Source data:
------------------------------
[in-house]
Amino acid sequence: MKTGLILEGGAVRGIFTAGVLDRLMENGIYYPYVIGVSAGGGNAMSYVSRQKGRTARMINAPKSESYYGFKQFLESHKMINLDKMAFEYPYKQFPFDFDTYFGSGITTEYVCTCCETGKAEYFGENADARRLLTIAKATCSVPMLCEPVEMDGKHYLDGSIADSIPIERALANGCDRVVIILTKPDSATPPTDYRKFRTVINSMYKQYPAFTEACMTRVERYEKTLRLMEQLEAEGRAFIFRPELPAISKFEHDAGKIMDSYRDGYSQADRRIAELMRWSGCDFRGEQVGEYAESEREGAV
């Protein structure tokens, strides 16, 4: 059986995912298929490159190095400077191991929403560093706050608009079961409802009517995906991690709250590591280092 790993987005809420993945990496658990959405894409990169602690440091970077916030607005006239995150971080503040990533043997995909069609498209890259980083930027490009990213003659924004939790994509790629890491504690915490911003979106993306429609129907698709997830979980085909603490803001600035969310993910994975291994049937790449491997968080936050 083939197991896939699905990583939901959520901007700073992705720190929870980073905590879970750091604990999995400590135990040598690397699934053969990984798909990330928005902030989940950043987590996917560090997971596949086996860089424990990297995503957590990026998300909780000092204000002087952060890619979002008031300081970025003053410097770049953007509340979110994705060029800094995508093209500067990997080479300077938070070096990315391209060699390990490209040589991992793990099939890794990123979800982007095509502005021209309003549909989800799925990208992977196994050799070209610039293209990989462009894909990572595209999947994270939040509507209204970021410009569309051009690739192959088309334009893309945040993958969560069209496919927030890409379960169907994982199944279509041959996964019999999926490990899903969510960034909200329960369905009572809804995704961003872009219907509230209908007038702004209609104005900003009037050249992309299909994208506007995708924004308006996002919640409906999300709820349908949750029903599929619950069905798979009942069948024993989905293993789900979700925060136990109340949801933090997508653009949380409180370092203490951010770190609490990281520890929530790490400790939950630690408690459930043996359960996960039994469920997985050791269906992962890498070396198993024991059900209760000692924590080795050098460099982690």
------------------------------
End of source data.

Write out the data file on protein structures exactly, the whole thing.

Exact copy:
[in-house]
Amino acid sequence: MKTGLILEGGAVRGIFTAGVLDRLMENGIYYPYVIGVSAGGGNAMSYVSRQKGRTARMINAPKSESYYGFKQFLESHKMINLDKMAFEYPYKQFPFDFDTYFGSGITTEYVCTCCETGKAEYFGENADARRLLTIAKATCSVPMLCEPVEMDGKHYLDGSIADSIPIERALANGCDRVVIILTKPDSATPPTDYRKFRTVINSMYKQYPAFTEACMTRVERYEKTLRLMEQLEAEGRAFIFRPELPAISKFEHDAGKIMDSYRDGYSQADRRIAELMRWSGCDFRGEQVGEYAESEREGAV
């Protein structure tokens, strides 16, 4: 059986995912298929490159190095400077191991929403560093706050608009079961409802009517995906991690709250590591280092 790993987005809420993945990496658990959405894409990169602690440091970077916030607005006239995150971080503040990533043997995909069609498209890259980083930027490009990213003659924004939790994509790629890491504690915490911003979106993306429609129907698709997830979980085909603490803001600035969310993910994975291994049937790449491997968080936050 083939197991896939699905990583939901959520901007700073992705720190929870980073905590879970750091604990999995400590135990040598690397699934053969990984798909990330928005902030989940950043987590996917560090997971596949086996860089424990990297995503957590990026998300909780000092204000002087952060890619979002008031300081970025003053410097770049953007509340979110994705060029800094995508093209500067990997080479300077938070070096990315391209060699390990490209040589991992793990099939890794990123979800982007095509502005021209309003549909989800799925990208992977196994050799070209610039293209990989462009894909990572595209999947994270939040509507209204970021410009569309051009690739192959088309334009893309945040993958969560069209496919927030890409379960169907994982199944279509041959996964019999999926490990899903969510960034909200329960369905009572809804995704961003872009219907509230209908007038702004209609104005900003009037050249992309299909994208506007995708924004308006996002919640409906999300709820349908949750029903599929619950069905798979009942069948024993989905293993789900979700925060136990109340949801933090997508653009949380409180370092203490951010770190609490990281520890929530790490400790939950630690408690459930043996359960996960039994469920997985050791269906992962890498070396198993024991059900209760000692924590080795050098460099982690």